Tuckers Air Conditioning, Heating & Plumbing Blog: Posts Tagged ‘Gas Furnace’

Choosing Between Electric vs. Gas Furnaces

Monday, January 18th, 2021

You know that wintertime would be much tougher without the help of your heating system. So when that heating system gives out, it isn’t the time to be hemming and hawing online over which new unit will be the best fit. If your heater is getting close to its retirement, it is a good idea to plan ahead for what you want your next system to be.

Chances are that you may be considering a furnace but this can actually be a bigger choice than you think. You will want to consider selecting the best option between an electric or gas furnace in Jefferson, MD. Both options are great heating systems–the important part is selecting the one that meets your needs best.

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Types of Ignition for Gas Furnaces

Wednesday, February 18th, 2015

Igniting a furnace is a process for your heating system, and the reason it is a process is to ensure safety while the fuel is released and lit. Technology has helped improve the ignition process over the years, and the result is that there are two main types of ignition for gas (and other combustion) furnaces.

First Type: Standing Pilot

Standing pilot ignition is the oldest type of ignition, and furnaces aren’t manufactured with this type of ignition anymore. We’ll explain why, but let’s first take a look at how a standing pilot works. As you can tell from the name, the standing pilot is a pilot light that stays lit continuously. To make sure the pilot is always lit, a furnace with a standing pilot has a small, dedicated gas valve that always has gas flowing; it also has a small component called a thermocouple that monitors the pilot light to make sure it is lit and viable. When the thermostat calls for heat, the thermocouple checks the pilot light, and if all is well, the thermocouple allows the main gas line to open so that the standing pilot can light the burner. So why aren’t standing pilot ignition systems part of today’s furnaces? Furnaces operate in cycles, so having a dedicated gas line open continuously can be a big waste of fuel, which is why this type of ignition is no longer used by manufacturers.

Second Type: Electronic Ignition

Today’s furnaces are equipped with an electronic ignition system, and there are two types of electronic ignition: intermittent pilot and hot surface ignition. While both types are used, hot surface ignition is installed more often than intermittent pilot.

The two ignitions achieve the same goal of lighting your furnace’s burner, but each does it differently. An intermittent pilot uses a pilot light that is lit only when your thermostat calls for heat. A dedicated small gas line is lit with an electronic spark and then the burner is lit. With a hot surface igniter, a small metal probe heats via electricity, and when the igniter becomes hot enough, it ignites the gas inside the burner.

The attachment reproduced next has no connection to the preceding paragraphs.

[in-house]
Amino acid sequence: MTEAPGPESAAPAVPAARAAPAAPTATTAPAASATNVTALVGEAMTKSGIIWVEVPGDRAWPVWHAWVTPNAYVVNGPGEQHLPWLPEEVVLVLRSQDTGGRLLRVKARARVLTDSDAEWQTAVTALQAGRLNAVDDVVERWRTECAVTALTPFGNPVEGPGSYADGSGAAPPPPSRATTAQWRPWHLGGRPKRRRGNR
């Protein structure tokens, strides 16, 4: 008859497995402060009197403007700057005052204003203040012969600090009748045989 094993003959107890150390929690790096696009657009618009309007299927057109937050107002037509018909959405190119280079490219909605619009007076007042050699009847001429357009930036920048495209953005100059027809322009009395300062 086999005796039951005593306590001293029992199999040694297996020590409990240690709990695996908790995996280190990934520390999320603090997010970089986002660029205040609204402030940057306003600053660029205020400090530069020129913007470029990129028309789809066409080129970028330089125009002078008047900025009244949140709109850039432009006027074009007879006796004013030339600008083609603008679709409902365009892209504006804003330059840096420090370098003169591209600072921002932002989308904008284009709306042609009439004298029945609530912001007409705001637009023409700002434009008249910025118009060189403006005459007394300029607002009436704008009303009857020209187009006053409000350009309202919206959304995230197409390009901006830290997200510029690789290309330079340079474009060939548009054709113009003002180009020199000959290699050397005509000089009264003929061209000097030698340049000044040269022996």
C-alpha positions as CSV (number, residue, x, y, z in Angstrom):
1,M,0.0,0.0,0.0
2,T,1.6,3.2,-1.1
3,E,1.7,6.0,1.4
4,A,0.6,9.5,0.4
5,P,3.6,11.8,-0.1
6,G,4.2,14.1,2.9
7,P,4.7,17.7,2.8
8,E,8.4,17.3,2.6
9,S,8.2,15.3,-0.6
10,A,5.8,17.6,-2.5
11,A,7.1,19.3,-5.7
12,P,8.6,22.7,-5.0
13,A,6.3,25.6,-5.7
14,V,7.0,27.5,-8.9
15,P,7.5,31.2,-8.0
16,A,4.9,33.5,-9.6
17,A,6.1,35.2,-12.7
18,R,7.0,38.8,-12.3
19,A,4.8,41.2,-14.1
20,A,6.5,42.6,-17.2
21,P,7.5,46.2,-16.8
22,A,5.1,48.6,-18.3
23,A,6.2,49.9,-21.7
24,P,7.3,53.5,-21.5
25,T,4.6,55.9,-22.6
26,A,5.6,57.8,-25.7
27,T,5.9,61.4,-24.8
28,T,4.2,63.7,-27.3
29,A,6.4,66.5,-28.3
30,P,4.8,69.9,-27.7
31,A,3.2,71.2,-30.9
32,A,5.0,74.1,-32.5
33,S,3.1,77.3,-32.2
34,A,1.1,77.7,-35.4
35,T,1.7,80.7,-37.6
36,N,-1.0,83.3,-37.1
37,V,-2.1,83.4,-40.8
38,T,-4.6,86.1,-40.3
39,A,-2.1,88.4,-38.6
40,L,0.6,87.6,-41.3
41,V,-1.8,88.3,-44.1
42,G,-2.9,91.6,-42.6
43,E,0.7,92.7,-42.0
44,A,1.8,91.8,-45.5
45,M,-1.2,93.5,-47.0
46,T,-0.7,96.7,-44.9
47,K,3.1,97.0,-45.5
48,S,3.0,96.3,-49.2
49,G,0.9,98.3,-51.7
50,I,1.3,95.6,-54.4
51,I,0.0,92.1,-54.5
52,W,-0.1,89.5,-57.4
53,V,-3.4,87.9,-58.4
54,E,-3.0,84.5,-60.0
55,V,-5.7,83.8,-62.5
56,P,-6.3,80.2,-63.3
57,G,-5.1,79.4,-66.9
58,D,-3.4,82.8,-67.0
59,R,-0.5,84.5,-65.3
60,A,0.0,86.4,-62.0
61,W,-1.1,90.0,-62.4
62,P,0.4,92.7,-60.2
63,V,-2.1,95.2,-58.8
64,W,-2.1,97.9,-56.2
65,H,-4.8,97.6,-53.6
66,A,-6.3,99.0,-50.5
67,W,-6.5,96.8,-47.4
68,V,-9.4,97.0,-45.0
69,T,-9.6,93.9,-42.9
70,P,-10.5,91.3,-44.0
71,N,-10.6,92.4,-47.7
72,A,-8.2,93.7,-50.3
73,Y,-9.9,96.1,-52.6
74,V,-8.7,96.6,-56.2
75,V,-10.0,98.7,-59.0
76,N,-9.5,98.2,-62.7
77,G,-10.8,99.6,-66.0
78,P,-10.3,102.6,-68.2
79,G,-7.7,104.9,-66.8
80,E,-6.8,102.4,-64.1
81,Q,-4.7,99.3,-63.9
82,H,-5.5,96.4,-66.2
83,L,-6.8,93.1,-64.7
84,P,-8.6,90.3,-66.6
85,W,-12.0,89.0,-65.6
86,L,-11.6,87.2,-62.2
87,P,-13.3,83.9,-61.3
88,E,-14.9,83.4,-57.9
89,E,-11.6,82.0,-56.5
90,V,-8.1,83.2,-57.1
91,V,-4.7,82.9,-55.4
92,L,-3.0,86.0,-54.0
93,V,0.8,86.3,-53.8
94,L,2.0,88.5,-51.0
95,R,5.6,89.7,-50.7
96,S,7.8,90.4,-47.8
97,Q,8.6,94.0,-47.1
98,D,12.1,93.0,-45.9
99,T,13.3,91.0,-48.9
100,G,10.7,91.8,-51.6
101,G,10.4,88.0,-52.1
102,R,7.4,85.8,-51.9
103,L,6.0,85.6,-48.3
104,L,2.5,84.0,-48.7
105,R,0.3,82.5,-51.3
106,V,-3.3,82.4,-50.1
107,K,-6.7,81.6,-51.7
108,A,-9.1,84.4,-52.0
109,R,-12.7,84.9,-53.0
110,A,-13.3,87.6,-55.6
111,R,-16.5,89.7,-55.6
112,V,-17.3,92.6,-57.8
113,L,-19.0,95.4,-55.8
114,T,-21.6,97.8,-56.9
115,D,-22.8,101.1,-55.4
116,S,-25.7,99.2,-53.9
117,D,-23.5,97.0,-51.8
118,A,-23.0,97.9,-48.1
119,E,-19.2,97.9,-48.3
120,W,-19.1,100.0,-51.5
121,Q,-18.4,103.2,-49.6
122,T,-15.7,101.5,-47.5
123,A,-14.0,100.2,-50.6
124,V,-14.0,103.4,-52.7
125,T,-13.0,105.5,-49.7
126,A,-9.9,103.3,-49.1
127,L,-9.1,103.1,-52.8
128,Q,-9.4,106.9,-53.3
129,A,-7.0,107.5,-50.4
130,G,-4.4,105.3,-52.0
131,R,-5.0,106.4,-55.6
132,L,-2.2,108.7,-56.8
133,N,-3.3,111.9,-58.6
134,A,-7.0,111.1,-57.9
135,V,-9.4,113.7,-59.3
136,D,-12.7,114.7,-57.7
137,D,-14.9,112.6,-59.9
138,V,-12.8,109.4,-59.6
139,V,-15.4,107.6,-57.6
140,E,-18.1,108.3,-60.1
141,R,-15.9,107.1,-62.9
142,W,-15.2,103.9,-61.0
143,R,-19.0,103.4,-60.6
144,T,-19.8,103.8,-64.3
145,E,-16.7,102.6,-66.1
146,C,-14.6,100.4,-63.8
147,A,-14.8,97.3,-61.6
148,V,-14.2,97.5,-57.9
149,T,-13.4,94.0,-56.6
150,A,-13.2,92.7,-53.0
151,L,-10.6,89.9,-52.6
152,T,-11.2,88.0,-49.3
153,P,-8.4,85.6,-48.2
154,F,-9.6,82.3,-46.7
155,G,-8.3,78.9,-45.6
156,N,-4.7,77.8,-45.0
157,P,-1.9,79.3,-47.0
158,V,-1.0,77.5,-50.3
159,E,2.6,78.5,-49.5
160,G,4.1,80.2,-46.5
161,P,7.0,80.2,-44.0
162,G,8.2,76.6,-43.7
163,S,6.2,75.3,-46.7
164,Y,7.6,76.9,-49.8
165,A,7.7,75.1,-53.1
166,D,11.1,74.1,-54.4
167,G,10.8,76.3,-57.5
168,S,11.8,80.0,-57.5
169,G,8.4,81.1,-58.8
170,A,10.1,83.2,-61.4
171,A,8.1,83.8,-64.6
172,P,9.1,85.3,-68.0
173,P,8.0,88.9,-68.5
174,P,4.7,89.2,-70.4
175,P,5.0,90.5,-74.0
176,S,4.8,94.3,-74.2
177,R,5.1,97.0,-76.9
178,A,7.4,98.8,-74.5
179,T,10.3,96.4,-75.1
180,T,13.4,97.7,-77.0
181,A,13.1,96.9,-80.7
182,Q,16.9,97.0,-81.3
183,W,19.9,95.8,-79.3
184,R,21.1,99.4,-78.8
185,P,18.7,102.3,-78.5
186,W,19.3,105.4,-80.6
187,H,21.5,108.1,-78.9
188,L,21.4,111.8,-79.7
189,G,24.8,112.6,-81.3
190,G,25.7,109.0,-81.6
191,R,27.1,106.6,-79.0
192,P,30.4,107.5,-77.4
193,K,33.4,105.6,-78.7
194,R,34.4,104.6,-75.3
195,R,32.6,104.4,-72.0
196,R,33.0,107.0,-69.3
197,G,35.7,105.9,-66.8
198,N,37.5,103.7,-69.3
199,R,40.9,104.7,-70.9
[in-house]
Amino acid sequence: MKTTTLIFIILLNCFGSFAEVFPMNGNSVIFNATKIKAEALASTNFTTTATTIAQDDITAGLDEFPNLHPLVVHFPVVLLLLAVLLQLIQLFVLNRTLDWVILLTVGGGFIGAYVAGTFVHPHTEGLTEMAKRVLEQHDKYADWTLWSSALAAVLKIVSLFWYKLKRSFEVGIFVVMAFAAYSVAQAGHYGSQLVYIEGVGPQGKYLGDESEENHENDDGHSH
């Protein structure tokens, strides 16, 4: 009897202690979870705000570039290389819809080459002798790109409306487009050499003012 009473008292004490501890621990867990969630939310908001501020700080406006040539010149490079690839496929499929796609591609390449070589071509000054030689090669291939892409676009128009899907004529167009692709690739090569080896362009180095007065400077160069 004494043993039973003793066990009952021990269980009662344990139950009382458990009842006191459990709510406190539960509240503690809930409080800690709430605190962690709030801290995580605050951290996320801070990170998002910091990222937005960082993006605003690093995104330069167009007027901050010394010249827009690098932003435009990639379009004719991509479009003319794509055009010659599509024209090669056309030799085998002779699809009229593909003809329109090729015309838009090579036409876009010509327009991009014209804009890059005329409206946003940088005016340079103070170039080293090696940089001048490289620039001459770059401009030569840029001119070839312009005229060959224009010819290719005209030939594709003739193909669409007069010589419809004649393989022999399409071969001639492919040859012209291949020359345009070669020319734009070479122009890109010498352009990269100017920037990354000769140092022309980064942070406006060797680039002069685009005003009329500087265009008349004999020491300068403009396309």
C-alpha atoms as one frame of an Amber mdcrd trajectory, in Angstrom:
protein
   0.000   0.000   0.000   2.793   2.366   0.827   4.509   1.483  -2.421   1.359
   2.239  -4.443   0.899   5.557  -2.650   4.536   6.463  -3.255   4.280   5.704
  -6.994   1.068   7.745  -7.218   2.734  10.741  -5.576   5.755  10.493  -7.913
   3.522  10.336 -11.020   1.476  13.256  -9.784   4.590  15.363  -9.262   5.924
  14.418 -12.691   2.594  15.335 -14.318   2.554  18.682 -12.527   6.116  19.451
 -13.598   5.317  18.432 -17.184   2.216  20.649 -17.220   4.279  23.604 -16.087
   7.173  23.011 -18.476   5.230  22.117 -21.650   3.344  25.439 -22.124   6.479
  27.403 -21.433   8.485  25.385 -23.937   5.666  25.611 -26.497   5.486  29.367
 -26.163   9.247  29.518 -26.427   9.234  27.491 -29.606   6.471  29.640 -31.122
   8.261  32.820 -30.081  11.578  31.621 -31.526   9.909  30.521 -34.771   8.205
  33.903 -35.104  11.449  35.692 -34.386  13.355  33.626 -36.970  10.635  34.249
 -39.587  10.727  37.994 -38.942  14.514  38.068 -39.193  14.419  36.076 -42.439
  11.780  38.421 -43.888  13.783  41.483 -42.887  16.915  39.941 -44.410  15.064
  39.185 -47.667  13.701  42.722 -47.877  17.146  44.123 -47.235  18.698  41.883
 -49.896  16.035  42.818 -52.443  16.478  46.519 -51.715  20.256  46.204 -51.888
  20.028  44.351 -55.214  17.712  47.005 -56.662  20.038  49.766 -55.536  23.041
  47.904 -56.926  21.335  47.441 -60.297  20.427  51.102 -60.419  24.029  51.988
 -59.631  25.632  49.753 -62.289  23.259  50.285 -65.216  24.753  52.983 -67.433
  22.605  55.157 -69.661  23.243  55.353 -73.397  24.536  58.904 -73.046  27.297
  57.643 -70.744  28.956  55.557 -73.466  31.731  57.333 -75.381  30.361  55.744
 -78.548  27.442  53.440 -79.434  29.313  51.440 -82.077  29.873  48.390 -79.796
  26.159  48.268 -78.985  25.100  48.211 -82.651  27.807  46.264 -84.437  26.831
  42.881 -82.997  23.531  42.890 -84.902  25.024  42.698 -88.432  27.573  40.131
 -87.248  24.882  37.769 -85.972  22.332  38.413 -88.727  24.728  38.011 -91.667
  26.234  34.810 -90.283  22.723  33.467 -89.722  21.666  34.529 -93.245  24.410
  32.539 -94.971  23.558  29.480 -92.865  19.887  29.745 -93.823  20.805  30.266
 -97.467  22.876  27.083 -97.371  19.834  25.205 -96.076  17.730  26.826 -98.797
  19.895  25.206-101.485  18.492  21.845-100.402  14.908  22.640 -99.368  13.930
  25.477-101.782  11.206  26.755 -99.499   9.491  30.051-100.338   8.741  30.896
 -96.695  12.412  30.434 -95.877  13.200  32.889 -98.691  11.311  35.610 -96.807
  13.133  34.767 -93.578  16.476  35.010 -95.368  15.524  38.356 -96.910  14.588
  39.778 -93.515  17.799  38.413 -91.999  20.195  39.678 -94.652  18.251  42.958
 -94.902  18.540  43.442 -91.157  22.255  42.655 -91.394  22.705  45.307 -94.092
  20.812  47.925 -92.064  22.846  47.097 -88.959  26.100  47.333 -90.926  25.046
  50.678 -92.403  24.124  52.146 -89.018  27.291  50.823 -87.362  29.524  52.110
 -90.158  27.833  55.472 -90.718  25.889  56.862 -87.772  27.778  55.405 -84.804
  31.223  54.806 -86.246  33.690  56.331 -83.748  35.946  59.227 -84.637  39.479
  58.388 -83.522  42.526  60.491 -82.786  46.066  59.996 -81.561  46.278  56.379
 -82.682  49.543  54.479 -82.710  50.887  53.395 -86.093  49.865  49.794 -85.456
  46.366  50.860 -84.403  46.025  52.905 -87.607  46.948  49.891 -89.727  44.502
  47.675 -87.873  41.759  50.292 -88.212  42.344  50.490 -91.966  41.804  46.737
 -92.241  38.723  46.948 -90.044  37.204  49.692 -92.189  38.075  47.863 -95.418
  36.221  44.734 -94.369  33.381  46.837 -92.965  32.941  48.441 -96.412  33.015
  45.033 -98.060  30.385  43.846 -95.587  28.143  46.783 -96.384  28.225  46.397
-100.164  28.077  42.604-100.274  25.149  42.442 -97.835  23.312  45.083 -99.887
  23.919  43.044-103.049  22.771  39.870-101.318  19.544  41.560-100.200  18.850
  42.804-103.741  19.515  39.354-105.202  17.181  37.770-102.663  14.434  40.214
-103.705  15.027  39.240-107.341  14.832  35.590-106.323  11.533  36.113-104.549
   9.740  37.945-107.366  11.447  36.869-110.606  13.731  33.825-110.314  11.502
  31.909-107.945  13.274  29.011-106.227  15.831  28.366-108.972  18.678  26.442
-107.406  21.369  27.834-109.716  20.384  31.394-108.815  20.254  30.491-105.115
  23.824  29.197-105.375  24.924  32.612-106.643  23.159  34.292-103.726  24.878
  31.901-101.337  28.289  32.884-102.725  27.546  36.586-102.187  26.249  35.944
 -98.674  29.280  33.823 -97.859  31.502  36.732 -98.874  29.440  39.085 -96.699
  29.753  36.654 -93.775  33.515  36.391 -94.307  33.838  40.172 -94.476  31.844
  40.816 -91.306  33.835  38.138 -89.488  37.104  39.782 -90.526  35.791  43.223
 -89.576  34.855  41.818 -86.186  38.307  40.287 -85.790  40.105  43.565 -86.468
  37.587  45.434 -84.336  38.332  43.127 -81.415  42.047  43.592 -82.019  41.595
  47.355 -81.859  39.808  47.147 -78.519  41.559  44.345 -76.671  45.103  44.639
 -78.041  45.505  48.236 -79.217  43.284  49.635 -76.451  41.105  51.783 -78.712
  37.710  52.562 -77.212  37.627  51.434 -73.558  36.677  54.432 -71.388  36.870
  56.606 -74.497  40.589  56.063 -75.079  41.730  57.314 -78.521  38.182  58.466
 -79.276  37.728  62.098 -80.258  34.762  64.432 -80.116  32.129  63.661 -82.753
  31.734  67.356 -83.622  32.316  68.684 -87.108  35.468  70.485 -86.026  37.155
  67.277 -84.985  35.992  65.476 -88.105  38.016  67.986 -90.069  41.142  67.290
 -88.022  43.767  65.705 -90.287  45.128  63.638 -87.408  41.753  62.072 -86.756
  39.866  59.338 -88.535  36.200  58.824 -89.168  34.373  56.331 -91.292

It isn’t unusual to experience a problem with the ignition in your gas furnace, but it is never a good idea to try and repair these problems on your own. The experts at Tuckers Air Conditioning, Heating & Plumbing can help you service your gas furnace in the Rockville area, so call us at the first sign of problems. Give us a call today!

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Heating Tip: Components of a Gas Furnace

Monday, March 3rd, 2014

Gas furnaces remain the go-to option for many household heating systems, providing cheap reliable heat to keep your home cozy and comfortable. Because it’s such a vital part of the home, and because it periodically requires repair just like any other mechanical system, it pays to know how it all works. Here’s a quick explanation of the components gas furnaces that will help you better understand how they work and when you need to call for repairs.

The heating process starts with an ignition system, which used to be the pilot light in older models, but now usually electronic ignition. The ignition is connected to a thermocouple which regulates the flow of gas into the furnace. When the thermocouple detects that the ignition is activated, it releases the gas. (This is an important safety feature that keeps your home from being flooded with unlit gas.)

The lit gas then moves to the burners, located beneath a heat exchanger which is essentially a long metal tube with openings on either end. The gas burns very hot, and it passes through the heat exchanger, which is warmed by the heat and subsequently passes that heat onto the surrounding air. The toxic byproduct passes safely through the heat exchanger and into a venting pipe, where it safely exists your home.  The heated air around the exchanger is now ready for distribution into your home. A fan or blower then movies it into a series of ducts, which safely distribute it.

Other heating tips on the components of a gas furnace can be provided by the experts at Tuckers Air Conditioning, Heating & Plumbing. If you need heating service in Germantown, MD, call us today to schedule a consultation. You’ll be glad you did!

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